I ran the Panopticlick experiment twice, once with a Firefox browser and once with an obscure browser that I actually use most of the time (dwb). Firefox runs a Flash blocker standard, so they didn’t get my font list. But still, the combination of browser plugins and a relatively new Firefox on Linux alone made me unique.

It was even worse for the obscure browser test. Only one in 1.4 million hits use dwb, so that alone was bad news. I also use a 4:3 aspect-ratio monitor, with 1280×1024 pixels at 24-bit color depth, which is apparently a one-in-twenty-four occurrence. Who knew?

fooFinally, I tried out the Tor browser, which not only routes your traffic through the Tor network, but also removes a lot of the specific data about your session. It fared much better, making me not uniquely identifiable: instead only one in a thousand. (Apparently a lot of people trying out the Panopticlick site ran Tor browser.)

If you’re interested in online anonymity, using something like Tor to obscure your IP address and disabling cookies is a good start. But Panopticlick points out that it may not be enough. You can never use too many layers of tinfoil when making your hat.

Try it out, and let us know in the comments how you fare.

Build An Amazon EC2 Gaming Rig

PC gaming is better than console gaming. Now that we’ve said something controversial enough to meet the comment quota for this post, let’s dig into [Larry]’s Amazon EC2 gaming rig.

A while ago, [Larry] bought a MacBook Air. It’s a great machine for what it is, but it’s not exactly the laptop you want for playing modern AAA games on the go. If you have enough bandwidth and a low enough ping, you can replicated just about everything as an EC2 instance.

[Larry] is using a Windows Server 2012 AMI with a single NVIDIA GRID K520 GPU in his instance. After getting all the security, firewall, and other basic stuff configured, it’s just a matter of installing a specific driver for an NVIDIA Titan. With Steam installed and in-home streaming properly configured it’s time to game.

The performance [Larry] is getting out of this setup is pretty impressive. It’s 60fps, but because he’s streaming all his games to a MacBook Air, he’ll never get 1080p.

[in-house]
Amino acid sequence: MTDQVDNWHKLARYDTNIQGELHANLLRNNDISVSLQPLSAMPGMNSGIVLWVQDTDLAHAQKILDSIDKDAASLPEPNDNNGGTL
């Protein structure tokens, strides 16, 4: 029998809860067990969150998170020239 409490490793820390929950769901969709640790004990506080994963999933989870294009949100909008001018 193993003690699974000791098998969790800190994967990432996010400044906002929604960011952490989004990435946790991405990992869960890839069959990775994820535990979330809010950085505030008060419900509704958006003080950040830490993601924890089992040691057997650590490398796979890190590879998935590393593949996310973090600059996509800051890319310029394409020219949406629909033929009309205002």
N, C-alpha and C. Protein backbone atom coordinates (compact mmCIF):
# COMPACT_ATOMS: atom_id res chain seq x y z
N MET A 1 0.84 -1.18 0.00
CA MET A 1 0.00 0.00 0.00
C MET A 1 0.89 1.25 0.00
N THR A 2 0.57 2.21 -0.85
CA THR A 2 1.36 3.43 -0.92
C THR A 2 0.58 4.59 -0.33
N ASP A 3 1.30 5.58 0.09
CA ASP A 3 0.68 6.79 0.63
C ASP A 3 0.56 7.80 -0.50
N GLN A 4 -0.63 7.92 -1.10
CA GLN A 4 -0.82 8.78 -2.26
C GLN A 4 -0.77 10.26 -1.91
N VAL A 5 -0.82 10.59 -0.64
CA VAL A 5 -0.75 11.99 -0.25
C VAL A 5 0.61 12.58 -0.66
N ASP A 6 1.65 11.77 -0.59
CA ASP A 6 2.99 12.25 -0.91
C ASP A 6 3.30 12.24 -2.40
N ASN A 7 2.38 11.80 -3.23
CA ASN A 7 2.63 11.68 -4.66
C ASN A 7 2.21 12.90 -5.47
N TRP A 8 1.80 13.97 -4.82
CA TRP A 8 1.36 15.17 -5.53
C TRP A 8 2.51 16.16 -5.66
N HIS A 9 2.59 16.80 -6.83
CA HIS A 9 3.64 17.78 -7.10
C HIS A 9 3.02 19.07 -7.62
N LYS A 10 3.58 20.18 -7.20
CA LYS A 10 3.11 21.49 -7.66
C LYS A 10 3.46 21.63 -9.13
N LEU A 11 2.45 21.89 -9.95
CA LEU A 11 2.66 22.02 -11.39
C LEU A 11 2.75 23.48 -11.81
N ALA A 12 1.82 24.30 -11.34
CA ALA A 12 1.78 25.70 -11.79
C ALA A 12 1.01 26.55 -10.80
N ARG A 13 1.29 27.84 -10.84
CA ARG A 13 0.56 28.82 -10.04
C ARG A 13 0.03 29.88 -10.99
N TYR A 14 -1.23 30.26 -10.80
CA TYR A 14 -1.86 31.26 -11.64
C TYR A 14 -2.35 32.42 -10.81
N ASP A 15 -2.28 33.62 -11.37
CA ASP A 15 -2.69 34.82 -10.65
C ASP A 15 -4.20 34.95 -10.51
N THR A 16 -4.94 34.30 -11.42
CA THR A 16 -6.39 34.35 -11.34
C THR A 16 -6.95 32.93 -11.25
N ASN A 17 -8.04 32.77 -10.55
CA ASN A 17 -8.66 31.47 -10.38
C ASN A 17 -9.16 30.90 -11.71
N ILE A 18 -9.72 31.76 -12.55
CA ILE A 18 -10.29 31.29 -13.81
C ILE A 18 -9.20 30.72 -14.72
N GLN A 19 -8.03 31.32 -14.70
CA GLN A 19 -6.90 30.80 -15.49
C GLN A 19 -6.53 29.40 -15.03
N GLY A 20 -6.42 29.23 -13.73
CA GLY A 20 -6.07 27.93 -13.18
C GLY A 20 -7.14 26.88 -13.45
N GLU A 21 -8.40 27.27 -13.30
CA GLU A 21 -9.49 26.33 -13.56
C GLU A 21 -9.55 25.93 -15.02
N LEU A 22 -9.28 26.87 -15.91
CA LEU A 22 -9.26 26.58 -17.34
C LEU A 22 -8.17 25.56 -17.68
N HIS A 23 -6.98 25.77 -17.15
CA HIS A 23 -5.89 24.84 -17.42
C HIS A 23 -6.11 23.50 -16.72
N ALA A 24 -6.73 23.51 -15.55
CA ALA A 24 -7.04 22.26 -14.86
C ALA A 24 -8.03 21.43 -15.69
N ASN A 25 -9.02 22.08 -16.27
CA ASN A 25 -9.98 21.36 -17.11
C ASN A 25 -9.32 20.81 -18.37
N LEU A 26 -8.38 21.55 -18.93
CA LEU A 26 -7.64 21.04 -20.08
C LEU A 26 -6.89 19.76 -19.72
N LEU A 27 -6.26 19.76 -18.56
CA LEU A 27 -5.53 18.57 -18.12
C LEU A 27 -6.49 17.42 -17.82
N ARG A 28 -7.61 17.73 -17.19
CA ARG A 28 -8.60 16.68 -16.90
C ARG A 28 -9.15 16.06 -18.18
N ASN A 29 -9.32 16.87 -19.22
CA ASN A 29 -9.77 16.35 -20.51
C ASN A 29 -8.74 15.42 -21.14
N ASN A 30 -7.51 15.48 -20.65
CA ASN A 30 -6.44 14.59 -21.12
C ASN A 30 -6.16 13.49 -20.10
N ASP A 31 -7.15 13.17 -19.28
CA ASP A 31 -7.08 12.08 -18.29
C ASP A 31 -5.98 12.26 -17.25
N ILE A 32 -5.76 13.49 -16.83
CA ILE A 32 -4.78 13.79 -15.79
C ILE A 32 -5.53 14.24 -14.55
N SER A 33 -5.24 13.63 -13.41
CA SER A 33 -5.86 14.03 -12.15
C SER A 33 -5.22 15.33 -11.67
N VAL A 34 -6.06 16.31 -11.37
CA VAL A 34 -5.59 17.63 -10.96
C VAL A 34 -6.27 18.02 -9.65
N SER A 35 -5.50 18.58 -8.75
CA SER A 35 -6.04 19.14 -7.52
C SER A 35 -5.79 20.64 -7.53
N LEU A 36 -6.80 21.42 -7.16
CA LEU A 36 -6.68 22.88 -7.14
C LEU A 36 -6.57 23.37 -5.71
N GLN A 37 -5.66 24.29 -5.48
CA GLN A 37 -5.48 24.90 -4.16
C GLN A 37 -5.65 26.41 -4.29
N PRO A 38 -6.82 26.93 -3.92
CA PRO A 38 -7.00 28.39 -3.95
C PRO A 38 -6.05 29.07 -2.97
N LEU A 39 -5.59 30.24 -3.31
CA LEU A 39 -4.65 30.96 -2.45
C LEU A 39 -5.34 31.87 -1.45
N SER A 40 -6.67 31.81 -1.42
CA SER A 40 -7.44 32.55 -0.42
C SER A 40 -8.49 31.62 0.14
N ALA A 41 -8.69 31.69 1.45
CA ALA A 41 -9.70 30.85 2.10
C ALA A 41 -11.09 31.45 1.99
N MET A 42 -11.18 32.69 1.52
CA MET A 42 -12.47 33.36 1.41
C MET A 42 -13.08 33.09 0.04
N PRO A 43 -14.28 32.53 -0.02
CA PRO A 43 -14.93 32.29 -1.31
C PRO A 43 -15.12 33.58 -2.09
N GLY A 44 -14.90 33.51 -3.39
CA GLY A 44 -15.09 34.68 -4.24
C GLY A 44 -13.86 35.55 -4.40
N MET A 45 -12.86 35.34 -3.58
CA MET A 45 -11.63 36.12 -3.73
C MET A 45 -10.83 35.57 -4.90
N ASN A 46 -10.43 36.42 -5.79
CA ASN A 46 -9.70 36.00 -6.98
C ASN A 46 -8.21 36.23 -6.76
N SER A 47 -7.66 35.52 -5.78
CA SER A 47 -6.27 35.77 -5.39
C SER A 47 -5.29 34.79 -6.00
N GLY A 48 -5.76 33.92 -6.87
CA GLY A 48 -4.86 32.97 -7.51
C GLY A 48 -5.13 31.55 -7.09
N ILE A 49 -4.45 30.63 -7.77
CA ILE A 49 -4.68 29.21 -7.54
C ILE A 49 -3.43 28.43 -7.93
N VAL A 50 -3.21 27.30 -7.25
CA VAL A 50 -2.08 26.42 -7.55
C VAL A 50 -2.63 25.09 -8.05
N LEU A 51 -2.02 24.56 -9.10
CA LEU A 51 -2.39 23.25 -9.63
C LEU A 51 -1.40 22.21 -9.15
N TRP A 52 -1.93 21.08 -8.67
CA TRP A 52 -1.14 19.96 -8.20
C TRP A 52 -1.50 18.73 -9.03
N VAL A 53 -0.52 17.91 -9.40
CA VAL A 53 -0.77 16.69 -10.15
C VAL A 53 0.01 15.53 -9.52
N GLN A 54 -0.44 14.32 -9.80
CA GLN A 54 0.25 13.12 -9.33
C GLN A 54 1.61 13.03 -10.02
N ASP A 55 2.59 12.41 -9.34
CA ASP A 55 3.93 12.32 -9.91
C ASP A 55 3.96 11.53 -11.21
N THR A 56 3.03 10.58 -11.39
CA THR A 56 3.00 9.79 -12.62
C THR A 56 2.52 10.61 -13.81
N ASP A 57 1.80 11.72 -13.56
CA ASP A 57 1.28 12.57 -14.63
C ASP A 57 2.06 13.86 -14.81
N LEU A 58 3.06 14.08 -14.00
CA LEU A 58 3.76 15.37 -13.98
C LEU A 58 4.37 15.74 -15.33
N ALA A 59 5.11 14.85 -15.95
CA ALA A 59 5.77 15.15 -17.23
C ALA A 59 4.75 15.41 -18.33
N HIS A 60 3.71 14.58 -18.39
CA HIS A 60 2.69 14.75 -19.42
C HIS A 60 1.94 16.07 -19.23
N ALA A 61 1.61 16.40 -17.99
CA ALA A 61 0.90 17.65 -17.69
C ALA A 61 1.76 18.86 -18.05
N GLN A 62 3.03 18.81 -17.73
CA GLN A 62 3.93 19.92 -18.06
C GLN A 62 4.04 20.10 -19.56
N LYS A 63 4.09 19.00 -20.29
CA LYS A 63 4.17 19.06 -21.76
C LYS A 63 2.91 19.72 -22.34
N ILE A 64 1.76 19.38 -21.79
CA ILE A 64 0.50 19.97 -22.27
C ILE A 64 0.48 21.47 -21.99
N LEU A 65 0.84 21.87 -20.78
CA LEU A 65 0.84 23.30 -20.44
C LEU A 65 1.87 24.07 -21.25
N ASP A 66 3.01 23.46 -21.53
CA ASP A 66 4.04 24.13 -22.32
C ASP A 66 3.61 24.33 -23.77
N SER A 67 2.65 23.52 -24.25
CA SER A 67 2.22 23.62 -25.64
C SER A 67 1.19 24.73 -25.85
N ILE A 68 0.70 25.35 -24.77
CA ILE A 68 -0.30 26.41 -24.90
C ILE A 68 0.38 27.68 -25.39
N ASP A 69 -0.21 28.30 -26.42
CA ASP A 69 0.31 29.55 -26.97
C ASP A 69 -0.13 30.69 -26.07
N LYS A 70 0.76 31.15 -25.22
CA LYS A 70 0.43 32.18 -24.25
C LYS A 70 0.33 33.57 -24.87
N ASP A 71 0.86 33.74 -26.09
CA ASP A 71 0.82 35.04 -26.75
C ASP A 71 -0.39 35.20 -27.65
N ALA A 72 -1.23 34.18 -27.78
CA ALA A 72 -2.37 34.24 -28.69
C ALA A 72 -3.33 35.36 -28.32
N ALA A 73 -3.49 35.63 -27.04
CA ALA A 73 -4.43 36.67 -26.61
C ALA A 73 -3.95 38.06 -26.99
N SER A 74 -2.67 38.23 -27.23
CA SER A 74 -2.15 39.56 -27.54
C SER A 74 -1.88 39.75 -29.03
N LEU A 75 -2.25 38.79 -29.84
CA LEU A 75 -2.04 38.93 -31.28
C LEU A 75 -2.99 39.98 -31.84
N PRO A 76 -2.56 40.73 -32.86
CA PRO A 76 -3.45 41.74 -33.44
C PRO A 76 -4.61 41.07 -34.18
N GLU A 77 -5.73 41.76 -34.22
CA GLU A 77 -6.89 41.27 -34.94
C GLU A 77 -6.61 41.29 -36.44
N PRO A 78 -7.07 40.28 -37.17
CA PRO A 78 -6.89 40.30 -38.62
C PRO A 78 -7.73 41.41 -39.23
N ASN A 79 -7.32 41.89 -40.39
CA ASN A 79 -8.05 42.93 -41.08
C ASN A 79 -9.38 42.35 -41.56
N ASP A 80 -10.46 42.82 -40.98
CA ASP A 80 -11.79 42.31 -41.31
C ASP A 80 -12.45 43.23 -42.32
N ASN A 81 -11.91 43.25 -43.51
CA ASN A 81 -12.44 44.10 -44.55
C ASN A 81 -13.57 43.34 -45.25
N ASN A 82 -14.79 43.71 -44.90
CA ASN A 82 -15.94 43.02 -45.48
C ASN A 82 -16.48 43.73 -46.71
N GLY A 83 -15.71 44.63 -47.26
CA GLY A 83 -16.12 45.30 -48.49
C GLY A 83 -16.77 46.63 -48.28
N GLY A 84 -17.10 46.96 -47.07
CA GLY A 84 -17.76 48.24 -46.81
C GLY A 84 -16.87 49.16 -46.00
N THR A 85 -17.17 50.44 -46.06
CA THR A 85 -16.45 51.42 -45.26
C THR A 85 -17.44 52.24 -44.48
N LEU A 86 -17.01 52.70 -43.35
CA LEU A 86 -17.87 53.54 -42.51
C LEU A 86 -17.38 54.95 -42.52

If you’re wondering how much this costs, it’s actually not too bad. The first version of [Larry]’s cloud-based gaming system was about $0.54 per hour. For the price of a $1000 battle station, that’s about 1900 hours of gaming, and for the price of a $400 potato, that’s 740 hours of gaming.

DNS Tunneling with an ESP8266

There’s a big problem with the Internet of Things. Everything’s just fine if your Things are happy to sit around your living room all day, where the WiFi gets four bars. But what does your poor Thing do when it wants to go out and get a coffee and it runs into a for-pay hotspot?

[Yakamo]’s solution is for your Thing to do the same thing you would: tunnel your data through DNS requests. It’s by no means a new idea, but the combination of DNS tunneling and IoT devices stands to be as great as peanut butter and chocolate.

DNS tunneling, in short, relies on you setting up your own DNS server with a dedicated subdomain and software that will handle generic data instead of information about IP addresses. You, or your Thing, send data encoded in “domain names” for it to look up, and the server passes data back to you in the response.

DNS tunneling is relatively slow because all data must be shoe-horned into “domain names” that can’t be too long. But it’s just right for your Thing to send its data reports back home while it’s out on its adventure.

Oh yeah. DNS tunneling may violate the terms and conditions of whatever hotspot is being accessed. Your Thing may want to consult its lawyer before trying this out in the world.